if for only one reason, be encouraged.
t reason: state services, including higher
ion stand to benefit.
LEGISLATURE in recent years has ad-
ated a "hold the line" policy on spend-
Irticularly in the area of services.
nwhile the need for more funds for state
s has increased steadily. Michigan's
tion is expanding at a terrific rate. In-
d urbanization has sharpened the ne-
for more services; crowded cities are
with problems of water supply, sanita-

tion, housing, crime, social welfare. State men-
tal institutions are also in need,
Perhaps higher education's need is the most
critical. Michigan is far less extensively
equipped with privately-endowed schools than
other states. As a result the burden of support
has fallen on the financially weak shoulders of
the Legislature, and the operating budgets of
the nine tax-supported schools have been regu-
larly slashed.
UNDER THIS week's recommendations made
by the citizen's group to Rep. Conlin's House
Tax Committee, $140 million in new funds w01
be made available by June 1960. Even after
squaring the state's deficits, the Legislature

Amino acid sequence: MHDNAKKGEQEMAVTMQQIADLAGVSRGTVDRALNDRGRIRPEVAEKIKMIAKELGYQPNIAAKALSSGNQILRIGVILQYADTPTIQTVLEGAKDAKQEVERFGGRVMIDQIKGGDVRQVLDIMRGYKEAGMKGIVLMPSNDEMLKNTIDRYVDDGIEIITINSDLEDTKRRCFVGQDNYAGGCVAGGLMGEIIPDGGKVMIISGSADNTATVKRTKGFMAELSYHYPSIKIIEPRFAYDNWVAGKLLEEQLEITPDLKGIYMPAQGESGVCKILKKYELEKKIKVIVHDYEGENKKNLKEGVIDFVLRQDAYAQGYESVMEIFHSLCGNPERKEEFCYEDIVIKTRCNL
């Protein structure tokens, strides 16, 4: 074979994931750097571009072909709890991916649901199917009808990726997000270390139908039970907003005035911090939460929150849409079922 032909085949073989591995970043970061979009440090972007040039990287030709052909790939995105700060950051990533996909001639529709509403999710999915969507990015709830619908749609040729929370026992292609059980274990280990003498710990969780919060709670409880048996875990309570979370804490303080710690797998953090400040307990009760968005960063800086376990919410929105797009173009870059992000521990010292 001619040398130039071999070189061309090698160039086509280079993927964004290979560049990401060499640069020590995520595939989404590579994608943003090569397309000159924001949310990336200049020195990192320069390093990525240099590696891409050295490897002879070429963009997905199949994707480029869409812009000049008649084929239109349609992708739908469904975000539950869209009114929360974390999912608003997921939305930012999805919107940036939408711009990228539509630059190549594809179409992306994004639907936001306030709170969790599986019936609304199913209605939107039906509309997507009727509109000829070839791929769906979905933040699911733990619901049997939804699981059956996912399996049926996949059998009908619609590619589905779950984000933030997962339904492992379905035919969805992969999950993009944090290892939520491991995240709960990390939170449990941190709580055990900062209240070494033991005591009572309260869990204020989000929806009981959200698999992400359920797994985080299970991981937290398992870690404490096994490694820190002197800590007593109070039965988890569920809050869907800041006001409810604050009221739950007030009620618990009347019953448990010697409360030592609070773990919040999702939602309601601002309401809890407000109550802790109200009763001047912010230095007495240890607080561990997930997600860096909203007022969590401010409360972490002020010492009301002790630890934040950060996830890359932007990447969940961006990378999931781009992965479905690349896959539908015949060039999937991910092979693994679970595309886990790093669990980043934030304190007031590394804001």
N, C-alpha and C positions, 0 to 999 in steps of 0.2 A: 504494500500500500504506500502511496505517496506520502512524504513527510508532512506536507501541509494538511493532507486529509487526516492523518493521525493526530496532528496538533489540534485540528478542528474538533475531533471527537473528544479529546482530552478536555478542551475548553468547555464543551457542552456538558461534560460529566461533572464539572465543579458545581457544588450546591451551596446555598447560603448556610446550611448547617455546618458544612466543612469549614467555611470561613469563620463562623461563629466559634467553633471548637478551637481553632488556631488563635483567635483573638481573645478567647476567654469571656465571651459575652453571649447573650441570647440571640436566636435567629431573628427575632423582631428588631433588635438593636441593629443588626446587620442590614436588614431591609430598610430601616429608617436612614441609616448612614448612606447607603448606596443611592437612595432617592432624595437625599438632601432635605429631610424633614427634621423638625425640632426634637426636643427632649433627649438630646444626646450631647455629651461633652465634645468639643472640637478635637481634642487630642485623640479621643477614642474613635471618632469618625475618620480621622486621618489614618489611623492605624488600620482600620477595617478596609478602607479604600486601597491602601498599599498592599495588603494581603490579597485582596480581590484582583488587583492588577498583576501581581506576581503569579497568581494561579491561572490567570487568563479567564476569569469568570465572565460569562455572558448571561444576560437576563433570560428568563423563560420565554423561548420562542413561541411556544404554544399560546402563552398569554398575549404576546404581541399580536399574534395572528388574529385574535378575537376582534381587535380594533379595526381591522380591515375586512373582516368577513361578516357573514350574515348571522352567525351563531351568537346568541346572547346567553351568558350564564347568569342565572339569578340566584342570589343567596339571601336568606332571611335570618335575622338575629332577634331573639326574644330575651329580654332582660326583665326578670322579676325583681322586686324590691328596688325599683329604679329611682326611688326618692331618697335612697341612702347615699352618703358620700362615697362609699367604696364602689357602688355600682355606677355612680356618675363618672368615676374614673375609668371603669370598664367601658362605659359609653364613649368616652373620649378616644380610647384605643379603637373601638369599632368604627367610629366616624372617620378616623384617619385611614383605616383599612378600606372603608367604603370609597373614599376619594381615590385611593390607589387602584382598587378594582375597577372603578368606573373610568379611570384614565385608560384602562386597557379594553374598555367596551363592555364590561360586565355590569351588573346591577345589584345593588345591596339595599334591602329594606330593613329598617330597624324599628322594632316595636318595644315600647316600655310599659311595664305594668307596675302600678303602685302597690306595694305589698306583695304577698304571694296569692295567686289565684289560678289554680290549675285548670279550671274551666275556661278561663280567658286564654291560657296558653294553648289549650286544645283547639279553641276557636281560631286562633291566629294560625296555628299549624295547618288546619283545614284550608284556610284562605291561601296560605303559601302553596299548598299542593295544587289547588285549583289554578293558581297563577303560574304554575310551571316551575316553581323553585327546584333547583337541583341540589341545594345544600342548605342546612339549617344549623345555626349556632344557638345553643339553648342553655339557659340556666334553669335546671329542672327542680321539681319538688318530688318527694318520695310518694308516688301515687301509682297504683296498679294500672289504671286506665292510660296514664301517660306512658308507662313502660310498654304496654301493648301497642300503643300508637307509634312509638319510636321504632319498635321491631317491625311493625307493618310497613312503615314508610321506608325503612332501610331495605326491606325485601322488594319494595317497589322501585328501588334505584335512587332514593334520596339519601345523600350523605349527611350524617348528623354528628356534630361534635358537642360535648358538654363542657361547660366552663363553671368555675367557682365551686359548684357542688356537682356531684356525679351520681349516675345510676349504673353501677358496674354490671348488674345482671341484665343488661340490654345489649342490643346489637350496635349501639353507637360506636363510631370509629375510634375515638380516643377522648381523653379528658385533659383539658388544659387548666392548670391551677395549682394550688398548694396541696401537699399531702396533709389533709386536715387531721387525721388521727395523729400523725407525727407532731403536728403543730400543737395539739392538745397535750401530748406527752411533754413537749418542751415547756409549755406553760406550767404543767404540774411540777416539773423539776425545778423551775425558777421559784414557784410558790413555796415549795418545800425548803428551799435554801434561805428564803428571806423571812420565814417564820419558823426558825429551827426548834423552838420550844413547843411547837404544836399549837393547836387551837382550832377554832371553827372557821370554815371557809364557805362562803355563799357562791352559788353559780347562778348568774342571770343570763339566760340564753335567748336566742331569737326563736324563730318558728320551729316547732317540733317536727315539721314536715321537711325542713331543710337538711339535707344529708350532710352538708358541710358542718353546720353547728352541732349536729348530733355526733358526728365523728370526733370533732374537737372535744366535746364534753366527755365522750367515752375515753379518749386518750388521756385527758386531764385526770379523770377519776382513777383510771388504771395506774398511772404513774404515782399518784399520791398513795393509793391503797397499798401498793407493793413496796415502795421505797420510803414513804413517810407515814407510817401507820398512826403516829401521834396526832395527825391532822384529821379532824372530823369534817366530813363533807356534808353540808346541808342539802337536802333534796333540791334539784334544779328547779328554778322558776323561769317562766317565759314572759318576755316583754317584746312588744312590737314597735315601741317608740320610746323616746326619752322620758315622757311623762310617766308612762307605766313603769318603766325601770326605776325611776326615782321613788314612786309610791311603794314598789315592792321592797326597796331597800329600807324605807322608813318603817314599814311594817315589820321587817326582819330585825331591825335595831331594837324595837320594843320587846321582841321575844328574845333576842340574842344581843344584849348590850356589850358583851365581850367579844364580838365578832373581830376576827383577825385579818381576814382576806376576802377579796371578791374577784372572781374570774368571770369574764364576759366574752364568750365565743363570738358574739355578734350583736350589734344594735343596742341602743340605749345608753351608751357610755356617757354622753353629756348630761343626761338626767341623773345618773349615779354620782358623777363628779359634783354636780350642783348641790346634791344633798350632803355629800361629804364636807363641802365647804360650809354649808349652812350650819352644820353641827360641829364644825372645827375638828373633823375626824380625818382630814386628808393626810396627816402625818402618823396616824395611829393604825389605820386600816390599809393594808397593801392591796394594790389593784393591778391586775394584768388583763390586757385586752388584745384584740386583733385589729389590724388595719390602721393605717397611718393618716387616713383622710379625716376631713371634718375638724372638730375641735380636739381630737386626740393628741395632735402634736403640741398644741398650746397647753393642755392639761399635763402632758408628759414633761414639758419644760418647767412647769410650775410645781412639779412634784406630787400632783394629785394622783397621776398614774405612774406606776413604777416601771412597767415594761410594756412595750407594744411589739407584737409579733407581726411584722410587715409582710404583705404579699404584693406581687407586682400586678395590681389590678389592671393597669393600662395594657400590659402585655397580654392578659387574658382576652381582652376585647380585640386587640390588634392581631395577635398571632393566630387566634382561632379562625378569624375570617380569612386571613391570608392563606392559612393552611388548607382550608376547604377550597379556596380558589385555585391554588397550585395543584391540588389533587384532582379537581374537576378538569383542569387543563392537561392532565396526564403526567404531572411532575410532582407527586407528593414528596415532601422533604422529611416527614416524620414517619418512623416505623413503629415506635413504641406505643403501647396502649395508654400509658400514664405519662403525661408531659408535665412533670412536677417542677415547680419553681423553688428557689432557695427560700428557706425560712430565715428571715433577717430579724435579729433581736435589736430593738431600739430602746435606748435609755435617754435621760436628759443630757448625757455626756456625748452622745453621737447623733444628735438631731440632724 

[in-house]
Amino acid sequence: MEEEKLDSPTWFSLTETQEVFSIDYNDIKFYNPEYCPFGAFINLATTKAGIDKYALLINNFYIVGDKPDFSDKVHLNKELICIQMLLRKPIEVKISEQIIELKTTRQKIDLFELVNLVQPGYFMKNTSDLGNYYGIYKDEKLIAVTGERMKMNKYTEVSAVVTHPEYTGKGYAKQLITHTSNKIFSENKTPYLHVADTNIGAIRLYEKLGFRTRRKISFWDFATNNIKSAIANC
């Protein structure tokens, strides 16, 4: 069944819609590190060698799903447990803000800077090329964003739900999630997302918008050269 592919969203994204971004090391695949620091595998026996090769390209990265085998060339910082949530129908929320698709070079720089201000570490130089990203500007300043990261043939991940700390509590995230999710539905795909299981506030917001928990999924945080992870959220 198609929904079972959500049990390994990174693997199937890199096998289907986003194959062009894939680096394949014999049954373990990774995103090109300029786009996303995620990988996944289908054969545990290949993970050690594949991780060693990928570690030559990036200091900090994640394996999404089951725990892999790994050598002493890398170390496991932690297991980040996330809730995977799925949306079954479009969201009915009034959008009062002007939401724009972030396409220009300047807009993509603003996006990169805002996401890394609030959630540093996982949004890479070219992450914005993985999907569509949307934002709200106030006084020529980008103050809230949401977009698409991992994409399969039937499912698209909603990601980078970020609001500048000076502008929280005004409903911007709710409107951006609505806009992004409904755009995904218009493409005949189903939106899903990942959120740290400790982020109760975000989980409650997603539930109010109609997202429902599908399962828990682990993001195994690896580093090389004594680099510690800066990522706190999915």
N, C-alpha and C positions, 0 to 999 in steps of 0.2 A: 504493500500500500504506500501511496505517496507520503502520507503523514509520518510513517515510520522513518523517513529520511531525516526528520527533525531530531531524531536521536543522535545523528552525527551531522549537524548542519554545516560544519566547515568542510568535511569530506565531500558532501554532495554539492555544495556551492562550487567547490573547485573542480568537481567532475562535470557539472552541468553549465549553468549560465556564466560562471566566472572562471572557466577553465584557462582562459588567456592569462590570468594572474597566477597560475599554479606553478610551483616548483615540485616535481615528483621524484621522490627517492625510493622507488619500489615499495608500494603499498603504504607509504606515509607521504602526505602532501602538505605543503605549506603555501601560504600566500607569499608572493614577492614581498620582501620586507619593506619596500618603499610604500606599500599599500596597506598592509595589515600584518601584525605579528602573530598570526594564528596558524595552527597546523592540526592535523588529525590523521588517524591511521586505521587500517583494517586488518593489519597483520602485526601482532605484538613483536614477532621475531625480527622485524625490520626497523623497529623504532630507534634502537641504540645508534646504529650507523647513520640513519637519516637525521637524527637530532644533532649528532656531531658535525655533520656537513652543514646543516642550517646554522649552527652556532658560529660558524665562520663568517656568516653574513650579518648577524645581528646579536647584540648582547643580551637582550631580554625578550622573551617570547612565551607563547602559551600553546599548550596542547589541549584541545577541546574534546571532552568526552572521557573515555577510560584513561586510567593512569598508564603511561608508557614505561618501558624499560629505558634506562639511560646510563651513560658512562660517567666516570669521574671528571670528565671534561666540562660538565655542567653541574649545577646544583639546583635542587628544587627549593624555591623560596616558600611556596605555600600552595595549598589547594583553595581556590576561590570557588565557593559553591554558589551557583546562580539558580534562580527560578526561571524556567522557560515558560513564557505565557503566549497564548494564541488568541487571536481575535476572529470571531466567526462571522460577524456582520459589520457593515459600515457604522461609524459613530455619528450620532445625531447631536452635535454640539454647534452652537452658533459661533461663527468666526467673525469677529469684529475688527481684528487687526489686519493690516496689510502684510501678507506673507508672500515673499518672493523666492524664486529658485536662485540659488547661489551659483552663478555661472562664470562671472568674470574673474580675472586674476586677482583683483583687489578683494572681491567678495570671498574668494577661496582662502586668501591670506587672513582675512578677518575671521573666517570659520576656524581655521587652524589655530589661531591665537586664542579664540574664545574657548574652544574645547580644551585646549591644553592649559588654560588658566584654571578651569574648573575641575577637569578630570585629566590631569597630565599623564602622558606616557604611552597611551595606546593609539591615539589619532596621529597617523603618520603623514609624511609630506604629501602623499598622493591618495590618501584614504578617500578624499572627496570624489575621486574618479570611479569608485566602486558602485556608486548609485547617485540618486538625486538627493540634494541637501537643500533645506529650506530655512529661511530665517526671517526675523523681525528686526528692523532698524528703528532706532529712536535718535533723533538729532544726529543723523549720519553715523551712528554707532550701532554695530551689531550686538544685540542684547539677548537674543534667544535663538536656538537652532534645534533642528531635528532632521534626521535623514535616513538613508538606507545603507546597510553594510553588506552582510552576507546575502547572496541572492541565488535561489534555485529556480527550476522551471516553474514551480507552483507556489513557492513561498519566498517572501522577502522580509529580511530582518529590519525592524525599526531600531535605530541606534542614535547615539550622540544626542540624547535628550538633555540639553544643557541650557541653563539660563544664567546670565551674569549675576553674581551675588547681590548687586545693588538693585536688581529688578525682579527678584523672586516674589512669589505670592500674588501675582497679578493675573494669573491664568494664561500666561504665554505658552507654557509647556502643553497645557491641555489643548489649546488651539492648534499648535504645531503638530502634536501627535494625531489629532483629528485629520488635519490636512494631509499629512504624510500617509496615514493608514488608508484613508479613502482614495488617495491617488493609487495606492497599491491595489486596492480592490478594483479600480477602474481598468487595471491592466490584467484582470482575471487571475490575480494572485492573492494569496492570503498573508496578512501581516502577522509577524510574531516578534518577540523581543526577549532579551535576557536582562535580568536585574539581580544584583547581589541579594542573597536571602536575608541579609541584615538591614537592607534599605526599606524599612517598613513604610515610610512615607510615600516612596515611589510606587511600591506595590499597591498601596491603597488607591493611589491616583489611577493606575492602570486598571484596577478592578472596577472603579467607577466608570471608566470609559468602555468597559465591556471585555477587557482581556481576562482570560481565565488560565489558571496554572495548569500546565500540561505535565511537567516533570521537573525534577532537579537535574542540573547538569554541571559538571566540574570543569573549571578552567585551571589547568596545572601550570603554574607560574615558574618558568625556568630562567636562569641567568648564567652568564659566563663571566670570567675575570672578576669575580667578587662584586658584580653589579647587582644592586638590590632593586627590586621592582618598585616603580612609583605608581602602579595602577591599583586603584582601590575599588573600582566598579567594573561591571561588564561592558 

would be left with somewhere between sixty
and eighty million dollars.
State schools have been crying for more
funds. Quite conceivably, a tax revision might
provide them.
-THOMAS HAYDEN

IT WOULD BE so very nice if a
student could be confident that
the officials who run the univer-
sity he attends knew what they
were doing. But at times it is rath-
er difficult.
It has been particularly diffi-
cult in recent weeks what with
SGC a la Board in Review, back-
ground music in the library and
now a cross-eyed approach to wo-
men's living regulations. SGC
hardly needs further discussion.
The living regulations have re-
sulted in, a strange combination
of events. On the one hand, the
administration - the Dean of
Women's Office to be precise -
loosened its stiff-neck slightly and
permitted women's closing hours
to be extended during the ,week.
* * *
THIS WOULD have done a lot